Those areas are places that can only be filled in with direct personal contact. How does the boss feel about you? It sounds unfair, and it is. But the data-driven approach is just as unfair, if not more. Data, itself, is meaningless. Meaning needs to be interpreted. Our senses take in so much more information than a data-driven approach ever can. I think I read about this in the book Blink by Malcolm Gladwell. There was a researcher who could make determinations, with 98% accuracy, of married couples who would end up getting divorced. How did he do it? He had honed his senses to watch for certain things. In one example they were watching Kato Kaelin’s OJ Simpson testimony frame-by-frame. At one point this guy said “stop! Look at him.” Kaelin, on that frame, had a snarl on his face. They kept playing the tape and the snarl was gone. He had reacted to a question a certain way and his reaction was on tape for only a fraction of a second but this guy, who had honed is inate abilities, caught it.

Those are the kinds of things that are brain is processing when you have face-to-face interactions. You may not be aware of it, like that researcher, but your brain is still doing it. So is your boss’. Without that face-to-face interaction they have a blind spot on you and your numbers will not be telling the whole story.

Have reasons to do it

I do not “promote” remote work. I think that it can be good for some people but bad for others. If your reasons are completely selfish then perhaps you should consider not doing it. Every action has a “why” behind it. Each one. There is nothing you do that is meaningless. Purposeless? Maybe. Meaningless? No. I just tapped myself twice on the forehead. Why? Because I thought it might make me laugh. And it did. Now I’m giggling hysterically.

Why did I start working from home? Well, because I was a contractor. Why did I continue working from home? Well, because I felt like the money spent on housing in the Bay Area is excessive. Why am I working from home now? Because I adopted my children and I decided it was more important to be at home to help with my children because children from foster care tend to be harder to parent and it would be unfair to my wife to make her do it all. Until our children become somewhat self-sufficient I will be working from home and not taking jobs that require me to travel significantly. That’s a huge trade-off. I could be twice as far along in my career if I chose a different road. But I’m not because career-mindedness is truly not very important to me. Careers are furthered by personal contact and relationships as well as doing a good job. It’s the old “it’s who you know” adage. Unfair? Maybe. True? Goodness, yes, and you will not be able to engineer that out of the system. Why? Because we are relational animals. Changing the system means making unnatural changes to ourselves. Instead, try to work with human nature.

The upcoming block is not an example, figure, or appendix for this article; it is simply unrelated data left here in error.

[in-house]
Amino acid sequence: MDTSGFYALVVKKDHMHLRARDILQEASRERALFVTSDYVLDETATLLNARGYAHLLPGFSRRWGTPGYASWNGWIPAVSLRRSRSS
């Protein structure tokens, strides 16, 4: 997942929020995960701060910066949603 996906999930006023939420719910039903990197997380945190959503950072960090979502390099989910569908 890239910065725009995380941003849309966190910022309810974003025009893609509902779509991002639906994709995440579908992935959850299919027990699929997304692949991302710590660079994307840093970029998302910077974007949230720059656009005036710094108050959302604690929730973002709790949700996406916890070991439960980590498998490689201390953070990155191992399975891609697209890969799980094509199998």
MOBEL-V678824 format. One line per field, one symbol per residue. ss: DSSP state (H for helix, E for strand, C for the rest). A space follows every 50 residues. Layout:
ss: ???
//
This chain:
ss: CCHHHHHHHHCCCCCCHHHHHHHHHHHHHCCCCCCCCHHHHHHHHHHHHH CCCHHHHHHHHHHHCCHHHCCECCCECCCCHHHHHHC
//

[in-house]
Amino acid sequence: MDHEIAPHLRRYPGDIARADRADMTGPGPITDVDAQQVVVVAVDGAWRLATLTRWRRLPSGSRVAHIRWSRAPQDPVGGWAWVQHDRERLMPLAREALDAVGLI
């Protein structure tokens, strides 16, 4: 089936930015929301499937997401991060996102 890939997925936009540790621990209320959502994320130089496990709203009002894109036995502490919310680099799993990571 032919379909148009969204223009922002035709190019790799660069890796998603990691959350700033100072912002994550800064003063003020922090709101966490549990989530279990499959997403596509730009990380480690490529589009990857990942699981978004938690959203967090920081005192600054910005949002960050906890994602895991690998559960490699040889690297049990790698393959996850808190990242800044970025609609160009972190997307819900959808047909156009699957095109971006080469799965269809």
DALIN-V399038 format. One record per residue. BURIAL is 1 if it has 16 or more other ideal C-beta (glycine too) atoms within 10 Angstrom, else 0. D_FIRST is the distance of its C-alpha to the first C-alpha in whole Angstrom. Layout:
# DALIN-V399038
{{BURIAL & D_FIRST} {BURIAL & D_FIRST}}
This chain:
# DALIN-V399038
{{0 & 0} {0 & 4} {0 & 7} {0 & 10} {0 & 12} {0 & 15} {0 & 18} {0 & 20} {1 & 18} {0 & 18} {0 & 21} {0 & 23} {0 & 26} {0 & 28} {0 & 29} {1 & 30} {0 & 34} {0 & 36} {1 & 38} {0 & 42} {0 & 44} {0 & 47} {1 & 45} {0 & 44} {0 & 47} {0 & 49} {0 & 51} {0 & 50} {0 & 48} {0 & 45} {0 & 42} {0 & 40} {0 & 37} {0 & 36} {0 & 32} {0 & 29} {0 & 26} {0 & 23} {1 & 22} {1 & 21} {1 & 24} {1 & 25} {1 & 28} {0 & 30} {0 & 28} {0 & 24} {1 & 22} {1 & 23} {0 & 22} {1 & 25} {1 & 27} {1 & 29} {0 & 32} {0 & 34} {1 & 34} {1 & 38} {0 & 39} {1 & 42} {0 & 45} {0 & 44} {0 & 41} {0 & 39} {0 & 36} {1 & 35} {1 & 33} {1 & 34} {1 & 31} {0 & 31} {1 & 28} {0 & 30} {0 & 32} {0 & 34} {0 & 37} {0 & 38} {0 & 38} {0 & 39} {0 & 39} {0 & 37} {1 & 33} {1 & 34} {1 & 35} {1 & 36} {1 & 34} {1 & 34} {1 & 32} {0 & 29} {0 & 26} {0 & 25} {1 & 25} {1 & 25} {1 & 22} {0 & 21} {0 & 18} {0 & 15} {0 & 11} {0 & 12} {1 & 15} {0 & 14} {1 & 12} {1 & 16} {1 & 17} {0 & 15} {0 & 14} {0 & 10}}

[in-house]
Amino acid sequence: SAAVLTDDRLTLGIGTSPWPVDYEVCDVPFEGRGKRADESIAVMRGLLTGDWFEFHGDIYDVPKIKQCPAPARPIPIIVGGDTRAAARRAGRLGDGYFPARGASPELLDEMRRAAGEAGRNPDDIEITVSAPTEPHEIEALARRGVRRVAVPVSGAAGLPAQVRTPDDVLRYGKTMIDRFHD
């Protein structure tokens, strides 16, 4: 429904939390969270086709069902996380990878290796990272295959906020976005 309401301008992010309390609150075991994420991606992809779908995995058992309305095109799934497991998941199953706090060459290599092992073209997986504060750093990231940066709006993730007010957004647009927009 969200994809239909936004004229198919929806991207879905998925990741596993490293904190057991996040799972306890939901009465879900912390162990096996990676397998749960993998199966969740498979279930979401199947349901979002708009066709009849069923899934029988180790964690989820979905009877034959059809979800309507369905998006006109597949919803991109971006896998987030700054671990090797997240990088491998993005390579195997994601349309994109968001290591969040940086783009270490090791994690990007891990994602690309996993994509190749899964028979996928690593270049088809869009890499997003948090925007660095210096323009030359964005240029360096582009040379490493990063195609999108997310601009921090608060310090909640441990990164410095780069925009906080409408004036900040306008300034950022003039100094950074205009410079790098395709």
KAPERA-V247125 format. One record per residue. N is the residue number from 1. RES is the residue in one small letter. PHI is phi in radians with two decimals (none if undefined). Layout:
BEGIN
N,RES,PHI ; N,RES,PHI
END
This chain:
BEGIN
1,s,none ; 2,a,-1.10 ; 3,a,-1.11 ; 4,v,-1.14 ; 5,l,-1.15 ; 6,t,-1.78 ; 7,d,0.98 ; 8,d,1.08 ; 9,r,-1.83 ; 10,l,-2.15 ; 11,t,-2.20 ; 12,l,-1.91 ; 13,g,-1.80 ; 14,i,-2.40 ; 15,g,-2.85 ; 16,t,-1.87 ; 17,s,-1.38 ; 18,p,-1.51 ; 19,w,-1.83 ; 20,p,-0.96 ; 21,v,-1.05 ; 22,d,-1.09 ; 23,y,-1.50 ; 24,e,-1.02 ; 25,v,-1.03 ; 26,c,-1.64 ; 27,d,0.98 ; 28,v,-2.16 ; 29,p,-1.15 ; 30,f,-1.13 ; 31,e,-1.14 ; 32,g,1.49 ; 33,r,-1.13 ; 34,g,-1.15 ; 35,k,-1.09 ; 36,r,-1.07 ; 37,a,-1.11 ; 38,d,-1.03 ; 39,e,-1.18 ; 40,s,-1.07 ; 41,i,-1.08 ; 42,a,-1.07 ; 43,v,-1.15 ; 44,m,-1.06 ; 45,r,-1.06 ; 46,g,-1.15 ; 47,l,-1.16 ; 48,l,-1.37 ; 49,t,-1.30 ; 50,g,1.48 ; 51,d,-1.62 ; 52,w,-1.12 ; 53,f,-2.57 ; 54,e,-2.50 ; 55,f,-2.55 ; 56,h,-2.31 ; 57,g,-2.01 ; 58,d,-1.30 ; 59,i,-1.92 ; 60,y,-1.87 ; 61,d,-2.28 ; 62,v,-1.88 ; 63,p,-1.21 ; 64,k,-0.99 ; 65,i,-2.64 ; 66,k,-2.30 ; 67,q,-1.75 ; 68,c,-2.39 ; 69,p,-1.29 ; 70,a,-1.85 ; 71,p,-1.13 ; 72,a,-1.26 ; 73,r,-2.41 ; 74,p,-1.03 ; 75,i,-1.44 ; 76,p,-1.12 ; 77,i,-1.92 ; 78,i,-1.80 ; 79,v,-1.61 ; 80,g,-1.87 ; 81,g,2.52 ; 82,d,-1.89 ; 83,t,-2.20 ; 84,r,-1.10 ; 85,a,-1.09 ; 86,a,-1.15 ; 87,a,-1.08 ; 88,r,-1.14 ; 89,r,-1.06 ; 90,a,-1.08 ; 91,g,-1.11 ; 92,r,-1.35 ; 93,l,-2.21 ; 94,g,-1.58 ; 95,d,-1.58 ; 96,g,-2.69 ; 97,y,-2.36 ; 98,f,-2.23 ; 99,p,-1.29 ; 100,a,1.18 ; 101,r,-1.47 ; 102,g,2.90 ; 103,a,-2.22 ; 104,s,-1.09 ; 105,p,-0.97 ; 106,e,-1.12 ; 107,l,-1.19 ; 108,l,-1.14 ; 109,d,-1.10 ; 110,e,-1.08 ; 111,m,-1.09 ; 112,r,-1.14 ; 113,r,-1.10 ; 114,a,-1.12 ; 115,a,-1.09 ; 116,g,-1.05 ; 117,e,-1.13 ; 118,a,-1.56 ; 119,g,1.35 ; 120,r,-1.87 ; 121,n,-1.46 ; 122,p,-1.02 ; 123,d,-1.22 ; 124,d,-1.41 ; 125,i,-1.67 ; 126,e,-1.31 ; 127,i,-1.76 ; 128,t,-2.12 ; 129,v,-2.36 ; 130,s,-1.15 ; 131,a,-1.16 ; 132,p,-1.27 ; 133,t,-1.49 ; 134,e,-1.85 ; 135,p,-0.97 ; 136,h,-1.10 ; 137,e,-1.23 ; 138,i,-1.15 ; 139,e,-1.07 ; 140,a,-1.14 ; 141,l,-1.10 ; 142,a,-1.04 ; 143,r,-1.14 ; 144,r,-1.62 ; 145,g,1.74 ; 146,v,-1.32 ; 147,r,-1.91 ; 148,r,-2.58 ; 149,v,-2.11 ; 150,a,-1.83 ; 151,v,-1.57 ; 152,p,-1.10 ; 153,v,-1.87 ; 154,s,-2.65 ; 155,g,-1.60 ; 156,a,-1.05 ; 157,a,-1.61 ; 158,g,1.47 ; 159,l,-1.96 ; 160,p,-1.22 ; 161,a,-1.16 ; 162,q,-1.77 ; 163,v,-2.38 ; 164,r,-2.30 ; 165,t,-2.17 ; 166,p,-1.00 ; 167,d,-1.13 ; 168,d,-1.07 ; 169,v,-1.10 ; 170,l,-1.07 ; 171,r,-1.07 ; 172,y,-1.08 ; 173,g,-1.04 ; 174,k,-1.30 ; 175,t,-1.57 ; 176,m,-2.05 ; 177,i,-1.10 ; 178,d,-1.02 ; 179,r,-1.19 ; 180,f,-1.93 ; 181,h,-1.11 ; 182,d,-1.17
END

You have flexibility

It may sound like I’m negative on remote work. To some degree that’s true, largely because I am a proponent of attachment theory in Psychology. I see it in my children, each of whom have been with me for different percentages of their lives, and I see it in relationships with others. People are intended to attach to others. Remote work hinders that to some degree. But, there are also positive tradeoffs as well. So perhaps I would call myself a “Wary Proponent.” What that means is that it can be good.

One of the things I like about remote work is that because I don’t have to deal with a commute I get more time in the day to actually do work. And sometimes that work isn’t paying work. Over the past year I have spent a lot of time working on independent projects (partial list below). I believe that we are most like the Divine when we are making something. God is not just THE Creator but A creator. We are most like God when we are good, when we are loving, and when we are creating. Oftentimes we forget the latter. Creativity is not just painting, drawing, or writing poems but any time we “create” something. Creativity is an inate human need. Children don’t need to be taught to create; they just do it. As adults, I believe, we often stifle the creative impulse for practical considerations. Often this is lamented but I disagree. Writing poetry instead of feeding the hungry is an abomination. You can’t feed the hungry with art (unless it’s a gingerbread house). So I don’t think that stifling the creative impulse for practical considerations is bad. Maslow’s Heirarchy of Needs is not quite right, IMHO, but it points us in a good direction.